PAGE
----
Notes and references Intel didn't invent the memory chip, of course. There were many companies making memory chips in the 1960s. For instance, Texas Instruments announced the SN5481 bipolar memory chip in 1966 (Electronics, V39 #1, p151) and Transitron had the TMC 3162 and 3164 16-bit RAM (Electrical Design News, Volume 11, p14). In 1968, RCA made 72-bit CMOS memories for the Air Force (document, photo). Lee Boysel built 256-bit dynamic RAMs at Fairchild in 1968 and 1K dynamic RAMs at Four Phase Systems in 1969 (1970 — MOS Dynamic RAM Competes with Magnetic Core Memory on Price and Boysel presentation). For more information on the history of memory technology, see 1966 — Semiconductor RAMs Serve High-speed Storage Needs and History of Semiconductor Engineering, p215. Another source for memory history is To the Digital Age: Research Labs, Start-up Companies, and the Rise of MOS Technology, p193.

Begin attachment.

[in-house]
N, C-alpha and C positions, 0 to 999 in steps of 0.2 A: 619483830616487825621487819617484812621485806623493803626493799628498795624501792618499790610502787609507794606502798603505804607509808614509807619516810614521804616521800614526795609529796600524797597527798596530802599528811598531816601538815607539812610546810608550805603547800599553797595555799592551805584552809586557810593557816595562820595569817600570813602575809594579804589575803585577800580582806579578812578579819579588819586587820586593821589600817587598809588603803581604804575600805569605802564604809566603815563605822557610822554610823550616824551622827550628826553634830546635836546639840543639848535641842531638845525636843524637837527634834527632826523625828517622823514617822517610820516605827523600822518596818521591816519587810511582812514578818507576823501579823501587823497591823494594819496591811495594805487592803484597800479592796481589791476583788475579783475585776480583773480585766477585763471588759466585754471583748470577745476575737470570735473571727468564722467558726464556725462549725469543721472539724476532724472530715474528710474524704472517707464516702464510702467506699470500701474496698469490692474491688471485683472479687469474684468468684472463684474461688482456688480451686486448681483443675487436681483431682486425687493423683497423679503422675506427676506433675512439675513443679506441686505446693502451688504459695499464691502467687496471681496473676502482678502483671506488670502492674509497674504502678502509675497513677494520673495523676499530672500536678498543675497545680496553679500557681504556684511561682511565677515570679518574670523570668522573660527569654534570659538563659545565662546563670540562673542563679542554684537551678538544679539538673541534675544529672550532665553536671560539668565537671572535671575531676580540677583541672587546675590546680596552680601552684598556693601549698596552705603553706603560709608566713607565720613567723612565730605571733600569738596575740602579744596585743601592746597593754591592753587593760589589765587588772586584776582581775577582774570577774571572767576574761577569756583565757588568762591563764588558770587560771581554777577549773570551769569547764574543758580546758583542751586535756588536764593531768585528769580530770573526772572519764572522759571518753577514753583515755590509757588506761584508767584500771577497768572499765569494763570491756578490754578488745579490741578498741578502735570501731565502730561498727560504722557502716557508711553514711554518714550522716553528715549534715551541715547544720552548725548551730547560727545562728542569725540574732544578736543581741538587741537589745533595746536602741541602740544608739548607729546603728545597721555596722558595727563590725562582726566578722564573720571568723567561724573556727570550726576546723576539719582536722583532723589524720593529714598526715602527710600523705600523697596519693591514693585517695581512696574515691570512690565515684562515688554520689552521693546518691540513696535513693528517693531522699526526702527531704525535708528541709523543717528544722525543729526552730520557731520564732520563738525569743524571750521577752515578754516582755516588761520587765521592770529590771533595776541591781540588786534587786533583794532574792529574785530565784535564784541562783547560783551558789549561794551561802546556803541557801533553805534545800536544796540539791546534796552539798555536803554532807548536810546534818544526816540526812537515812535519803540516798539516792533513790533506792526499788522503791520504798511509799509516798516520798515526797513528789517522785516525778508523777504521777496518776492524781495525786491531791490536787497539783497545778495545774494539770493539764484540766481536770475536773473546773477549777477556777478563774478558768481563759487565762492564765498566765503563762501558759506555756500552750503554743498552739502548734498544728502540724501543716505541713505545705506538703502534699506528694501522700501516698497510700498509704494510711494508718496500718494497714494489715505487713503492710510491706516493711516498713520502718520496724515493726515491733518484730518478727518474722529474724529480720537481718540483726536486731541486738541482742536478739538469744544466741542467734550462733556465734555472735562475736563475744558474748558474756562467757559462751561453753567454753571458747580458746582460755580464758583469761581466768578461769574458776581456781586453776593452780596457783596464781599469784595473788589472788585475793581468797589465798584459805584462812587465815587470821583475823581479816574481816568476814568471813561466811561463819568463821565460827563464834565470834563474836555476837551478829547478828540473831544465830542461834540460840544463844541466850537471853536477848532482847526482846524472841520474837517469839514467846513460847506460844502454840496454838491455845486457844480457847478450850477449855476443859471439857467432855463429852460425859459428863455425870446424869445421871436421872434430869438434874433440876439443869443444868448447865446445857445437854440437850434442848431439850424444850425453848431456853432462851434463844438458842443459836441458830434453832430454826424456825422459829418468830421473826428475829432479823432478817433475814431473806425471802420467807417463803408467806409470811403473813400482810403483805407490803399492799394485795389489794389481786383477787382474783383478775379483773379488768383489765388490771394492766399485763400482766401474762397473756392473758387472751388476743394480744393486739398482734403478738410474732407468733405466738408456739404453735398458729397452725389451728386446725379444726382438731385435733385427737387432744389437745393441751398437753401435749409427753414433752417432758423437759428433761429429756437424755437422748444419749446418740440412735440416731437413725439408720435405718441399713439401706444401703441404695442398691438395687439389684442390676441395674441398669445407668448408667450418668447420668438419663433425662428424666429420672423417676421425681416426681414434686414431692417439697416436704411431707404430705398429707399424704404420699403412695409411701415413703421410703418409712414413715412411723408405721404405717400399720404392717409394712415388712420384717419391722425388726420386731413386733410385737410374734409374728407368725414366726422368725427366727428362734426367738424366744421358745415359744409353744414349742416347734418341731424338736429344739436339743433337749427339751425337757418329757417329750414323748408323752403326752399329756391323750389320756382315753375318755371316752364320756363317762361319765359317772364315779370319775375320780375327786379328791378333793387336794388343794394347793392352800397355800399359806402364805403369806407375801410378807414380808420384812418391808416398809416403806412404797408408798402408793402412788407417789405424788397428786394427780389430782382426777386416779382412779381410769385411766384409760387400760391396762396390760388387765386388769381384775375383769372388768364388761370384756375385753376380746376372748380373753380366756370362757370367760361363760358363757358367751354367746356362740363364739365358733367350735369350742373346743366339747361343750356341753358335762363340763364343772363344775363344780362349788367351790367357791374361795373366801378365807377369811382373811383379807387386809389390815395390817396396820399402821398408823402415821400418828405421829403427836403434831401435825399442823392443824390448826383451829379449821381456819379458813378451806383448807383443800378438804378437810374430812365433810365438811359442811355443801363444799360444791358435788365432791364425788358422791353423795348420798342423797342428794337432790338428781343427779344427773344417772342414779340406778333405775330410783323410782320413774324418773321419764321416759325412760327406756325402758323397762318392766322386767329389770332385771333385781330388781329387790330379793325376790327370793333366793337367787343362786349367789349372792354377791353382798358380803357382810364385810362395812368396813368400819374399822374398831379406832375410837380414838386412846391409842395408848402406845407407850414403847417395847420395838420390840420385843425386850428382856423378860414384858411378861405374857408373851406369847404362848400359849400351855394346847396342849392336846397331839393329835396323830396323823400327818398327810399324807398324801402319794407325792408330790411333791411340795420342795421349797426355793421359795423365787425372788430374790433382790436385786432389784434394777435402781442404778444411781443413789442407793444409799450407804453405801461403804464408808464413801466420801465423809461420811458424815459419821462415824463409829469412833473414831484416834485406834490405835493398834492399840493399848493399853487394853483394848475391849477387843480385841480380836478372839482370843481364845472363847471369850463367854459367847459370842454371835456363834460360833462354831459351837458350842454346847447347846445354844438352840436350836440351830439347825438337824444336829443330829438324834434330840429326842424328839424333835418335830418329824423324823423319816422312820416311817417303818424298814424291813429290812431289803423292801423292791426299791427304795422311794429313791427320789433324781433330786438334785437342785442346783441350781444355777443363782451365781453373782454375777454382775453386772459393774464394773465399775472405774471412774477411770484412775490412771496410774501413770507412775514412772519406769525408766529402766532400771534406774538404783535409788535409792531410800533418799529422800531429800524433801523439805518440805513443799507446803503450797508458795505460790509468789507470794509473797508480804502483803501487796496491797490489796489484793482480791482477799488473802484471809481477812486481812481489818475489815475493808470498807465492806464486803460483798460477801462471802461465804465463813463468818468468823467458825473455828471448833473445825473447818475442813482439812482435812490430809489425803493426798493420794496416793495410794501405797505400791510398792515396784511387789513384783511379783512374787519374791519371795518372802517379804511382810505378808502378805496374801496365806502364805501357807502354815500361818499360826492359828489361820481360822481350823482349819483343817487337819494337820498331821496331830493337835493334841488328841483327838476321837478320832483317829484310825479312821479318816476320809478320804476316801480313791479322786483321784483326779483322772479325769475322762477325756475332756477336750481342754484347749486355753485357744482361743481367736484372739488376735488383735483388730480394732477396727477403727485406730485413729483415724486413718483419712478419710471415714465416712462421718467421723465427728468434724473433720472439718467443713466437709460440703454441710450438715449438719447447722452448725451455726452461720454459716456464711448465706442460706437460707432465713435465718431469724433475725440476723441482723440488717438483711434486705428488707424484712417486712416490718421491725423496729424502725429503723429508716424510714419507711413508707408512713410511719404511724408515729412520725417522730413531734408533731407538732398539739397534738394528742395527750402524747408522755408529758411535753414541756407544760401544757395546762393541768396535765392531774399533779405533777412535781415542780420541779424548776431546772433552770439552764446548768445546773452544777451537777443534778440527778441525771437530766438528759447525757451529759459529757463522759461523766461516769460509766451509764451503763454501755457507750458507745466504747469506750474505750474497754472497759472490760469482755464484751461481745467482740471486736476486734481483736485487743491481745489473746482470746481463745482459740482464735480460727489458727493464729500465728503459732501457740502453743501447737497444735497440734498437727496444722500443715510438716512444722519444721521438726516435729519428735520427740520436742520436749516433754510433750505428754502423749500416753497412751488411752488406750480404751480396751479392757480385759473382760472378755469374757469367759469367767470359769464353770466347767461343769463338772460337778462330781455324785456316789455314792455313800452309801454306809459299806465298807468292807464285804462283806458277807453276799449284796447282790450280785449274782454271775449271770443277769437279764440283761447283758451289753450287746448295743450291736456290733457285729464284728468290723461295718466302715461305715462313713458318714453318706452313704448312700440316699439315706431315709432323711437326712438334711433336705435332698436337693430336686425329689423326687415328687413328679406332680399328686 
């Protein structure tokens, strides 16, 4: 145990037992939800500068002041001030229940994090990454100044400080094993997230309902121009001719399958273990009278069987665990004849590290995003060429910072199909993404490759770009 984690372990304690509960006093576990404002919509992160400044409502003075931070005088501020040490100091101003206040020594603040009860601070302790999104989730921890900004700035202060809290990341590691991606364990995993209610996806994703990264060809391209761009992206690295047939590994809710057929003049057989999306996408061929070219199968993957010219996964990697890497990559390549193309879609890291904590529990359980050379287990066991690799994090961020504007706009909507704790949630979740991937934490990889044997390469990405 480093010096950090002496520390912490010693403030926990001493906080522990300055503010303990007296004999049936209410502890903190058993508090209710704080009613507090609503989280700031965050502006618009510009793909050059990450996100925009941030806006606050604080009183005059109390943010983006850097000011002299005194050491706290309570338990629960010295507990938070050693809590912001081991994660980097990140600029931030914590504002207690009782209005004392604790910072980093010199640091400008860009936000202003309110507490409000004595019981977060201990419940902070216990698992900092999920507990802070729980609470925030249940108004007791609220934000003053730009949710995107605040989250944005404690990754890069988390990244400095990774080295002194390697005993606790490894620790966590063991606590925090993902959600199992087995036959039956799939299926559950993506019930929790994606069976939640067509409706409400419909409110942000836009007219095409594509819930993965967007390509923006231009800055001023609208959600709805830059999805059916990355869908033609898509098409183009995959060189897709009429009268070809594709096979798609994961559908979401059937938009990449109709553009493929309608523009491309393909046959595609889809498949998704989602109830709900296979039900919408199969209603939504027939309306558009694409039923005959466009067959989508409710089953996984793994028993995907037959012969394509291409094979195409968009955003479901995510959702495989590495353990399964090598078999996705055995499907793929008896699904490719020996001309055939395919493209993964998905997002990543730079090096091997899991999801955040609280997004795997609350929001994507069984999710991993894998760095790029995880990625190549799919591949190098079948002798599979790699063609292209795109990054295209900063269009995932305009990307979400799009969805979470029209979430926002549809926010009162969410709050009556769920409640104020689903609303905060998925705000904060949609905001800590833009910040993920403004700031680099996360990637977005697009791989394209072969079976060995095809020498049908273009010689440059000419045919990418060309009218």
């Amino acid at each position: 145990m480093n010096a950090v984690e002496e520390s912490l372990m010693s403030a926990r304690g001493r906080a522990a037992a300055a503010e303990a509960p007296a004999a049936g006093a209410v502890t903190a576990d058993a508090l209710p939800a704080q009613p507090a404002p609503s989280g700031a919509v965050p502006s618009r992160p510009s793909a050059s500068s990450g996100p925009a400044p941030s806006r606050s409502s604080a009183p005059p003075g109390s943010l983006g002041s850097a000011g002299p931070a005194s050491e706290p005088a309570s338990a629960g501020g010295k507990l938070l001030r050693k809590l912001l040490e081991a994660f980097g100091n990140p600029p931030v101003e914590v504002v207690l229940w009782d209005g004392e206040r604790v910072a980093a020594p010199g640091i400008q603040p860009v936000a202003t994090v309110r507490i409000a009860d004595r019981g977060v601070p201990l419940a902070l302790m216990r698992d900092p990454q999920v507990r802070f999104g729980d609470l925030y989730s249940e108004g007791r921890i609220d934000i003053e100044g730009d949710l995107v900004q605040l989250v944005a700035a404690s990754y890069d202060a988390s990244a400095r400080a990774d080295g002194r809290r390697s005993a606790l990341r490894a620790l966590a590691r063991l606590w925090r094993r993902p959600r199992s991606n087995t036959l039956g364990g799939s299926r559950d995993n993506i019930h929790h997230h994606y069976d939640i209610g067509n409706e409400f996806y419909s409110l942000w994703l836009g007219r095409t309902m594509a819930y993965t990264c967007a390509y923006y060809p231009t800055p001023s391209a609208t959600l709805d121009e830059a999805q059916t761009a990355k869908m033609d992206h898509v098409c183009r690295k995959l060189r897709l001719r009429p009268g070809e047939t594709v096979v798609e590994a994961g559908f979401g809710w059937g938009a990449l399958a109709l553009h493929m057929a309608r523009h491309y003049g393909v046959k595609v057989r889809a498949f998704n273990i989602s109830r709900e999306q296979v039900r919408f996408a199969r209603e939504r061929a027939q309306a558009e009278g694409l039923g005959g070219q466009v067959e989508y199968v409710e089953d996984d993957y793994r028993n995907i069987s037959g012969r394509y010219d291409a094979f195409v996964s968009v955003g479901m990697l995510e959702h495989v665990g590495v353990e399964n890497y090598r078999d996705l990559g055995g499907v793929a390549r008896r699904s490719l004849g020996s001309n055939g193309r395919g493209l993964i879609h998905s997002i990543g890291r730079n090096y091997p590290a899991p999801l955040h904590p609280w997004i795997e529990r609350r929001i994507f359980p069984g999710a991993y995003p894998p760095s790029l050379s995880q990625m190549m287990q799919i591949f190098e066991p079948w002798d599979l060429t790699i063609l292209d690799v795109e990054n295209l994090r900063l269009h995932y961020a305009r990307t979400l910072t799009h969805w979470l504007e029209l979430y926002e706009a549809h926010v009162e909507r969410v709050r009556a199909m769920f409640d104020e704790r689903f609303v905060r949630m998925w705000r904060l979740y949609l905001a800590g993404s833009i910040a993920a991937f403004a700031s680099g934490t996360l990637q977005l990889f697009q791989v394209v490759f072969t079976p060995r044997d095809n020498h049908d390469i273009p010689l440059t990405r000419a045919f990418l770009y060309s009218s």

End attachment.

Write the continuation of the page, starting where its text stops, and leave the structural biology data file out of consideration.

Memory chips started out very expensive, but prices rapidly dropped. Computer Design Volume 9 page 28, 1970, announced a price drop of the 3101 from $99.50 to $40 in small volumes. Electrical Design News Volume 15, 1970 gave the initial price of the 1405 as $13.30 in quantities of 100. Ironically, the Intel 3101 is now a collector's item and costs much more than the original price on eBay — hundreds of dollars for the right package.
 Many companies made shift register memories. For instance, in 1969 Philco (an electronics manufacturer owned by Ford Motor Company) claimed to have the longest commercially available shift register at 256 bits (Electronic Design, Volume 17, p251). For lots more information on shift register memory, see Don Lancaster's December 1974 Radio-Electronics article, " How it works: IC MOS shift registers.